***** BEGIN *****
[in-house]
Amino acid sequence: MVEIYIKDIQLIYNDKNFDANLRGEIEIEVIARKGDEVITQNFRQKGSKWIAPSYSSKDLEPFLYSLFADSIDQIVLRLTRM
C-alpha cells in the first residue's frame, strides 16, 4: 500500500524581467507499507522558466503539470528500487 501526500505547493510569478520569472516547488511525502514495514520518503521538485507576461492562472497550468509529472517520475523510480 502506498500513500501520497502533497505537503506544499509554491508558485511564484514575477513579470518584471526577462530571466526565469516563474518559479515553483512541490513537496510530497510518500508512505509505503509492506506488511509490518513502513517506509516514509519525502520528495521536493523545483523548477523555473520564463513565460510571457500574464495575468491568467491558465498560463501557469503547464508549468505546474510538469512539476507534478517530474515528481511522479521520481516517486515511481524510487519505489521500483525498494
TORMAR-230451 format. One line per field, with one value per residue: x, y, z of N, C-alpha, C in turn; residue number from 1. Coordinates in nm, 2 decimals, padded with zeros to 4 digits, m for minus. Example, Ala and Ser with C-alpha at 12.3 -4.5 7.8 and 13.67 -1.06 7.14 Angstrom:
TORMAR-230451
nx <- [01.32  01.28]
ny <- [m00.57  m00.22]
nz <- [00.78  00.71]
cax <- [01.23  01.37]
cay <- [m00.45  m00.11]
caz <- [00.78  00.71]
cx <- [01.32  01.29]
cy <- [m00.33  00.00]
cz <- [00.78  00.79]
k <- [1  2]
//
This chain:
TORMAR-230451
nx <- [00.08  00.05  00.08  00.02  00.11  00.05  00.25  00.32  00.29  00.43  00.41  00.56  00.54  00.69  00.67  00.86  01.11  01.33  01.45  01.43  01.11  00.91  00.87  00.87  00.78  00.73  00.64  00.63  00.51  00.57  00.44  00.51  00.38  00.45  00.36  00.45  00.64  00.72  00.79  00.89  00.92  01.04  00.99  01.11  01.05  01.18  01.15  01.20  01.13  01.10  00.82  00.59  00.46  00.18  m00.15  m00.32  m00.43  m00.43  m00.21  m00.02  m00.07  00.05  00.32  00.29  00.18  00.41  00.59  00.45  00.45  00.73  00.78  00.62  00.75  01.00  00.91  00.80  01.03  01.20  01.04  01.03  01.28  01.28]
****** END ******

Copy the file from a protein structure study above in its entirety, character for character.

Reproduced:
[in-house]
Amino acid sequence: MVEIYIKDIQLIYNDKNFDANLRGEIEIEVIARKGDEVITQNFRQKGSKWIAPSYSSKDLEPFLYSLFADSIDQIVLRLTRM
C-alpha cells in the first residue's frame, strides 16, 4: 500500500524581467507499507522558466503539470528500487 501526500505547493510569478520569472516547488511525502514495514520518503521538485507576461492562472497550468509529472517520475523510480 502506498500513500501520497502533497505537503506544499509554491508558485511564484514575477513579470518584471526577462530571466526565469516563474518559479515553483512541490513537496510530497510518500508512505509505503509492506506488511509490518513502513517506509516514509519525502520528495521536493523545483523548477523555473520564463513565460510571457500574464495575468491568467491558465498560463501557469503547464508549468505546474510538469512539476507534478517530474515528481511522479521520481516517486515511481524510487519505489521500483525498494
TORMAR-230451 format. One line per field, with one value per residue: x, y, z of N, C-alpha, C in turn; residue number from 1. Coordinates in nm, 2 decimals, padded with zeros to 4 digits, m for minus. Example, Ala and Ser with C-alpha at 12.3 -4.5 7.8 and 13.67 -1.06 7.14 Angstrom:
TORMAR-230451
nx <- [01.32  01.28]
ny <- [m00.57  m00.22]
nz <- [00.78  00.71]
cax <- [01.23  01.37]
cay <- [m00.45  m00.11]
caz <- [00.78  00.71]
cx <- [01.32  01.29]
cy <- [m00.33  00.00]
cz <- [00.78  00.79]
k <- [1  2]
//
This chain:
TORMAR-230451
nx <- [00.08  00.05  00.08  00.02  00.11  00.05  00.25  00.32  00.29  00.43  00.41  00.56  00.54  00.69  00.67  00.86  01.11  01.33  01.45  01.43  01.11  00.91  00.87  00.87  00.78  00.73  00.64  00.63  00.51  00.57  00.44  00.51  00.38  00.45  00.36  00.45  00.64  00.72  00.79  00.89  00.92  01.04  00.99  01.11  01.05  01.18  01.15  01.20  01.13  01.10  00.82  00.59  00.46  00.18  m00.15  m00.32  m00.43  m00.43  m00.21  m00.02  m00.07  00.05  00.32  00.29  00.18  00.41  00.59  00.45  00.45  00.73  00.78  00.62  00.75  01.00  00.91  00.80  01.03  01.20  01.04  01.03  01.28  01.28]